Counting Taxes Doesn't Help You Get to Sleep
Four o'clock in the morning, and I was wandering the halls of our house wide awake.
It happens every year after duck season; my bio-clock is still on duck-hunting time. All duck hunters know that, to be successful, you have to get up before the ducks do, and that's early.
My plan, so as to not wake Linda, my bride, was to get a glass of juice from the fridge and spend the rest of the night in the guest room reading. That was the plan; but when I walked through the dining room, I saw all the paperwork that she had spread out on the table to pull information together for our taxes.
Now, Linda is our household CFO, and she's really good at it. She saves every little necessary receipt, then uses all those numbers at the year's end for our tax bill to Uncle Sam. It's not an easy job, and I'm glad she does it.
I clicked on the lights on the sideboard and sat down to look over her progress. As usual, she had done a super job, and it looked as if everything was ready for our accountant. I thought I'd better see if I could get back to sleep and headed down the hall to the guest room.
A lot of times when I can't get right to sleep, I'll think of items I can count, like all the cars I've ever owned or past hunting trips, things like that. It's better than counting sheep. On this evening, though, I was thinking about taxes. So I decided make a mental list of everything on which we are taxed. That should put me to sleep.
Let's see, now. The biggest is federal and state income tax, and then come taxes on other income, such as capital gains. Those 401(k)s are tax-free going in, but the amount invested, as well as the amount earned, is taxed when you use it during retirement. It's like a savings account for the government.
Then there is real estate tax. Since we live in the city as well as the county and own property, we pay city and county tax. So what do we get for that? Police and fire protection and garbage collection. But wait - we still have to pay a recycling fee to the city. And, of course, there's the water bill.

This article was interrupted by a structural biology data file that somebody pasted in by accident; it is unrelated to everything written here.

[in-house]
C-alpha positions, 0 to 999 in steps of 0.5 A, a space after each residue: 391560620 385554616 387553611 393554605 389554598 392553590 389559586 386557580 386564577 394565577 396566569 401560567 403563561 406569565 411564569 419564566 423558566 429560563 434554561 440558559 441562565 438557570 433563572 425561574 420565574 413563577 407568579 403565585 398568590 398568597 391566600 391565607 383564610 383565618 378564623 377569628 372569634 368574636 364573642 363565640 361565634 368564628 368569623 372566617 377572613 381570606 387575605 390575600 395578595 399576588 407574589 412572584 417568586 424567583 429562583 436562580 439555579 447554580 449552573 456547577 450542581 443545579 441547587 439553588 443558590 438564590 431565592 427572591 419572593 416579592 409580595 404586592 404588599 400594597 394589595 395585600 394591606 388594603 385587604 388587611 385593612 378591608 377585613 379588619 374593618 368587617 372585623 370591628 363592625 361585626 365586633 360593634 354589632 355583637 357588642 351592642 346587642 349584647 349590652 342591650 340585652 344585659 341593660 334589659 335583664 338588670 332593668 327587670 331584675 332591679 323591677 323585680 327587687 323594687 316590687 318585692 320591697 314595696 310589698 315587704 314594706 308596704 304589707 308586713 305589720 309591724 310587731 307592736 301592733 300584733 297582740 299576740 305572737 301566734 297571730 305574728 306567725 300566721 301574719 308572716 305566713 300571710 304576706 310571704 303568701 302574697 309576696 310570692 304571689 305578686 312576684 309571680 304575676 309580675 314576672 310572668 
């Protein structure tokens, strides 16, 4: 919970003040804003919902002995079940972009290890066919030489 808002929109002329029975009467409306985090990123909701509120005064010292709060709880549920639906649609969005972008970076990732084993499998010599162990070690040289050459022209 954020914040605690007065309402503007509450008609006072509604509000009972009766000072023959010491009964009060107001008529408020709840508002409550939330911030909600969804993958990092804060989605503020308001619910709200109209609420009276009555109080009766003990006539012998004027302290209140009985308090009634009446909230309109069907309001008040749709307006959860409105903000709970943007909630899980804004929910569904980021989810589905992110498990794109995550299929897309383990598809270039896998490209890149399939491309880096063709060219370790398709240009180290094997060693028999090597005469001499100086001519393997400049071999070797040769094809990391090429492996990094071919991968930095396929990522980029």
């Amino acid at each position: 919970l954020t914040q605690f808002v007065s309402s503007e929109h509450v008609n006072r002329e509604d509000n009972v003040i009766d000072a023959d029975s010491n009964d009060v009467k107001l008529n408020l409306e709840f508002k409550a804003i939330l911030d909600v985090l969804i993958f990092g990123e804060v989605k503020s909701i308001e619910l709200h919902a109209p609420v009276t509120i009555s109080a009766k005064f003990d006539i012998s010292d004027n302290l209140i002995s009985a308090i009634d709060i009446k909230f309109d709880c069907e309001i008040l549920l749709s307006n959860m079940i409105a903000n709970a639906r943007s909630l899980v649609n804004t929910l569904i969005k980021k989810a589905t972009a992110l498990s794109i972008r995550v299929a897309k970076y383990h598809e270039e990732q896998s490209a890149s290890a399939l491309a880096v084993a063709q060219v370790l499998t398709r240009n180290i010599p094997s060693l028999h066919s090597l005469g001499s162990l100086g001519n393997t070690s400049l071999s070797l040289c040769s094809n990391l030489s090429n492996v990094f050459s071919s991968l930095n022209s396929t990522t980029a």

Property tax goes to help support schools. But how about people who don't own property; how do they support the schools?
I was on a roll now, and my mind was jumping from one tax payout to another. I turned off the bedroom light and rolled over, determined to go to sleep.
Personal property tax - where did that come from? I thought about my old Bronco. The truck is 36 years old, and I've been paying personal property taxes every year for all that time. I've probably paid more in taxes than I paid for the truck when it was new. So it's a privilege tax. I have to pay taxes for the right to own something.
Sales tax. Now, there's one that'll catch everybody. Or does it? Around 7 percent on everything you purchase. I remember when sales tax was introduced on food. It was supposed to be temporary, but it has lasted for years and years. How about the people at the grocery store with food stamp credit cards? Do the feds pay their sales tax to the state?
Tax on gas. I was pumping gas into the Bronco. (I had just paid the property tax on the old truck the week before.) The taxes were more than 50 cents a gallon.
That revenue is supposed to keep up the roads, but I recently read that, as cars become more fuel efficient, the current tax won't be enough to pay the freight, so gas taxes will have to go up. What? We're conserving more so we can pay the government more?
And there are use taxes, like licenses for cars and driving. And what is the deal with car inspection? You buy a new car and have to have it inspected before you can get a license? Where does all that money go? If you hunt, you have to buy a hunting license. And for duck hunting, there is a required federal duck stamp to purchase.
On and on and on! I gave up. Sleep was impossible, so I went back to the kitchen to make a pot of coffee. Man, I thought, as I passed by Linda's bookkeeping on the dining room table - I should have tried counting sheep.
Contact Tom Bryant at tom@the pilot.com.
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